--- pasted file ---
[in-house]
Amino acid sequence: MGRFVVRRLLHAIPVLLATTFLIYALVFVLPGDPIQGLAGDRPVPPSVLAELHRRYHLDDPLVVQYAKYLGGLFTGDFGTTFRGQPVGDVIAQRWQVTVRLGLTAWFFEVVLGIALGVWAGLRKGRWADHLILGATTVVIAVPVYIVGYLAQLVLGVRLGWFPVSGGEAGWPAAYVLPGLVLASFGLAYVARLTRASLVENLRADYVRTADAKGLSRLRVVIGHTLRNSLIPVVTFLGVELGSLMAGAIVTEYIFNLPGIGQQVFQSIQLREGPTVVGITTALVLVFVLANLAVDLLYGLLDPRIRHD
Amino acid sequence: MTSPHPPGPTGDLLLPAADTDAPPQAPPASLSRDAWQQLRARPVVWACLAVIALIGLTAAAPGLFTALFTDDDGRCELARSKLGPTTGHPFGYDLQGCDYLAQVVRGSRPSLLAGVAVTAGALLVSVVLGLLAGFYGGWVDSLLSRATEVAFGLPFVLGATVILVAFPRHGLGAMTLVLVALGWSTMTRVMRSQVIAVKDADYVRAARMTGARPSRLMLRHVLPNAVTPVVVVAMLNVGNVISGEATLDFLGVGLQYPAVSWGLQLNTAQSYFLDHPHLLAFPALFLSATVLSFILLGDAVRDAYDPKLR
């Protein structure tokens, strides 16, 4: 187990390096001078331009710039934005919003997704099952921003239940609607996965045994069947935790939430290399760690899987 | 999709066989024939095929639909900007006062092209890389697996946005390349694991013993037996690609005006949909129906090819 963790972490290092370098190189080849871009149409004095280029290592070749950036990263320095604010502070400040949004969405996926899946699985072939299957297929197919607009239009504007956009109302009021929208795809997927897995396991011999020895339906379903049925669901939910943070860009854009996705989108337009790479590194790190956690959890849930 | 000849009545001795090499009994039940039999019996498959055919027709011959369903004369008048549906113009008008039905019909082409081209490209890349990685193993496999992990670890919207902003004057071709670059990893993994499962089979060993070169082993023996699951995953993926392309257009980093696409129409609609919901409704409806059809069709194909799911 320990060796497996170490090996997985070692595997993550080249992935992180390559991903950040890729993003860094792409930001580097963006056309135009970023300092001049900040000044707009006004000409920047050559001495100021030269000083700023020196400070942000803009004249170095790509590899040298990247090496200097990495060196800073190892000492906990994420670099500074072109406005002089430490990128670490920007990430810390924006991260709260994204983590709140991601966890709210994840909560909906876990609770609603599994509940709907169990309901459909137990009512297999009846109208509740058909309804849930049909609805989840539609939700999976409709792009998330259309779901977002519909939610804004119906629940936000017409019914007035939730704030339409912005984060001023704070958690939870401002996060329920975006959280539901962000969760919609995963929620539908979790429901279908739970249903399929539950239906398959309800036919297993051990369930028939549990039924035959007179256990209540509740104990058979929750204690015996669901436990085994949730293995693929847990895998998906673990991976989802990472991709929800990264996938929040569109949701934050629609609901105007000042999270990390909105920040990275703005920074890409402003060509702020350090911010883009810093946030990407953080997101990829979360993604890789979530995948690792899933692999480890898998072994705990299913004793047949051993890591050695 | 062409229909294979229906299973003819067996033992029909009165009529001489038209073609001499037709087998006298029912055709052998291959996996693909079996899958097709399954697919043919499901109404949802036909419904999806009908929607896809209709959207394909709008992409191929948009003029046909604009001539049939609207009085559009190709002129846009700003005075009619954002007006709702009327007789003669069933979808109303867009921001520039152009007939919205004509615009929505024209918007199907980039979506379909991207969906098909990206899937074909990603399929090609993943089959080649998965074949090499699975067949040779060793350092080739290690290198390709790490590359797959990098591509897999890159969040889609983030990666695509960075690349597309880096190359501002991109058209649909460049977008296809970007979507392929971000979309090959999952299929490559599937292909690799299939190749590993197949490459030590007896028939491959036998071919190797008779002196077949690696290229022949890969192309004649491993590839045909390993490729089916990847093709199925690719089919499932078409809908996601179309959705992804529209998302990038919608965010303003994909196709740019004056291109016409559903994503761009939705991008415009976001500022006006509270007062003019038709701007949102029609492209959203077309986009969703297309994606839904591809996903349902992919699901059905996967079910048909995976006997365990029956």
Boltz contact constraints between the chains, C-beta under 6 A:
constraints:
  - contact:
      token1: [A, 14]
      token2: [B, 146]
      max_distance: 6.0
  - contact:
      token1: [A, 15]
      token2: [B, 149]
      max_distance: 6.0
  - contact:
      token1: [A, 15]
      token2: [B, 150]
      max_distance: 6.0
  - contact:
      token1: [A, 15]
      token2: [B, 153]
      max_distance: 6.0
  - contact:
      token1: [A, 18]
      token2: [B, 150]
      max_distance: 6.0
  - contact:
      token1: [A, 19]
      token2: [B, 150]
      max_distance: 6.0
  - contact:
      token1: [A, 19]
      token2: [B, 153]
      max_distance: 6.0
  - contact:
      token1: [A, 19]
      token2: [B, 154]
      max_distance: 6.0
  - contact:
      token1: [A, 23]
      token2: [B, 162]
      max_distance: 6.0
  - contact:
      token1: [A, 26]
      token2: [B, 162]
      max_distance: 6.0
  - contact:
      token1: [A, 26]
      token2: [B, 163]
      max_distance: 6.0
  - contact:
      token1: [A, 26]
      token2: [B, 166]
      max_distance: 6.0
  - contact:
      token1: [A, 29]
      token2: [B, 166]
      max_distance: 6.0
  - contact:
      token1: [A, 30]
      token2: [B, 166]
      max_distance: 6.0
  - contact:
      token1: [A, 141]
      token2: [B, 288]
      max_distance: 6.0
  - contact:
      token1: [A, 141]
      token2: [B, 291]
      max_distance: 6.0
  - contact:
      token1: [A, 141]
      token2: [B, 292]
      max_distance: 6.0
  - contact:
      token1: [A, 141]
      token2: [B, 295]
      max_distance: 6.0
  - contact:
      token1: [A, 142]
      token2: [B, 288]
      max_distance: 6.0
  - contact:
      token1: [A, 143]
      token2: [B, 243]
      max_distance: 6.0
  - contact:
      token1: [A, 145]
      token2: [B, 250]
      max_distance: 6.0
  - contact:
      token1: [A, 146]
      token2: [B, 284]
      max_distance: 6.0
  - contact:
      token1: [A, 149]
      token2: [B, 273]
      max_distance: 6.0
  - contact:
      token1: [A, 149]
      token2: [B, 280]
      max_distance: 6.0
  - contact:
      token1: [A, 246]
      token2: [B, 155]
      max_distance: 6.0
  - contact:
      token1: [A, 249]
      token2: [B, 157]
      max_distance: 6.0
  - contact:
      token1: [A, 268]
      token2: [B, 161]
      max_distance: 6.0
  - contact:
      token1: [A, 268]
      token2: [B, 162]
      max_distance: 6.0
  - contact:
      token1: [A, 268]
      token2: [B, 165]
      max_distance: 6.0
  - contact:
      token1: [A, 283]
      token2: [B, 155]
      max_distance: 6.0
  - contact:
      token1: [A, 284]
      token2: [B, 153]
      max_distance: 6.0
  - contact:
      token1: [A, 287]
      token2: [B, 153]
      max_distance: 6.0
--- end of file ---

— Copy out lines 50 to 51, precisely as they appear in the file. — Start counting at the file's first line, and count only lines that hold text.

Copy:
      max_distance: 6.0
  - contact: